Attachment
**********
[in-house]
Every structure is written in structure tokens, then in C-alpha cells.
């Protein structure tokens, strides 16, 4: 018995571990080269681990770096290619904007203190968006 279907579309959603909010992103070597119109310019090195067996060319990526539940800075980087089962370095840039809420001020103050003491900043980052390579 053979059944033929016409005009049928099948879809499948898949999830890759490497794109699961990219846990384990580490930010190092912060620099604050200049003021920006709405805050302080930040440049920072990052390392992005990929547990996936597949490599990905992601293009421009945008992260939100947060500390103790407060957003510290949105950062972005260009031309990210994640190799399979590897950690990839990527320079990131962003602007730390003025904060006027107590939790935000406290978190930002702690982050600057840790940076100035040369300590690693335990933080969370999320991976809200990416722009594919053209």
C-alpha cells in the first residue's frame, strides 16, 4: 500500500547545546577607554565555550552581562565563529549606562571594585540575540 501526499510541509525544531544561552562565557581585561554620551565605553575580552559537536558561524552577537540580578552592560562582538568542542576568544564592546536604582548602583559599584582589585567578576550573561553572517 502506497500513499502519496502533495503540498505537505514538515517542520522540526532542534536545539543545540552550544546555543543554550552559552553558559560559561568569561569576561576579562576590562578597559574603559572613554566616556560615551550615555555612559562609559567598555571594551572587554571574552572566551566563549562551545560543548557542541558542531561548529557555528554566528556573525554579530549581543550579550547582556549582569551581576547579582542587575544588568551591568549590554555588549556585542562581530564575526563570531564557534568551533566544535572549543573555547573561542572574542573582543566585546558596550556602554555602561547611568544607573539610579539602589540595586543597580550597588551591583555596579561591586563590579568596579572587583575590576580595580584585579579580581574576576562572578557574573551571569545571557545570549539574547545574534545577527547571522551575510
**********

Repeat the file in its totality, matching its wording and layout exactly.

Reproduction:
[in-house]
Every structure is written in structure tokens, then in C-alpha cells.
């Protein structure tokens, strides 16, 4: 018995571990080269681990770096290619904007203190968006 279907579309959603909010992103070597119109310019090195067996060319990526539940800075980087089962370095840039809420001020103050003491900043980052390579 053979059944033929016409005009049928099948879809499948898949999830890759490497794109699961990219846990384990580490930010190092912060620099604050200049003021920006709405805050302080930040440049920072990052390392992005990929547990996936597949490599990905992601293009421009945008992260939100947060500390103790407060957003510290949105950062972005260009031309990210994640190799399979590897950690990839990527320079990131962003602007730390003025904060006027107590939790935000406290978190930002702690982050600057840790940076100035040369300590690693335990933080969370999320991976809200990416722009594919053209």
C-alpha cells in the first residue's frame, strides 16, 4: 500500500547545546577607554565555550552581562565563529549606562571594585540575540 501526499510541509525544531544561552562565557581585561554620551565605553575580552559537536558561524552577537540580578552592560562582538568542542576568544564592546536604582548602583559599584582589585567578576550573561553572517 502506497500513499502519496502533495503540498505537505514538515517542520522540526532542534536545539543545540552550544546555543543554550552559552553558559560559561568569561569576561576579562576590562578597559574603559572613554566616556560615551550615555555612559562609559567598555571594551572587554571574552572566551566563549562551545560543548557542541558542531561548529557555528554566528556573525554579530549581543550579550547582556549582569551581576547579582542587575544588568551591568549590554555588549556585542562581530564575526563570531564557534568551533566544535572549543573555547573561542572574542573582543566585546558596550556602554555602561547611568544607573539610579539602589540595586543597580550597588551591583555596579561591586563590579568596579572587583575590576580595580584585579579580581574576576562572578557574573551571569545571557545570549539574547545574534545577527547571522551575510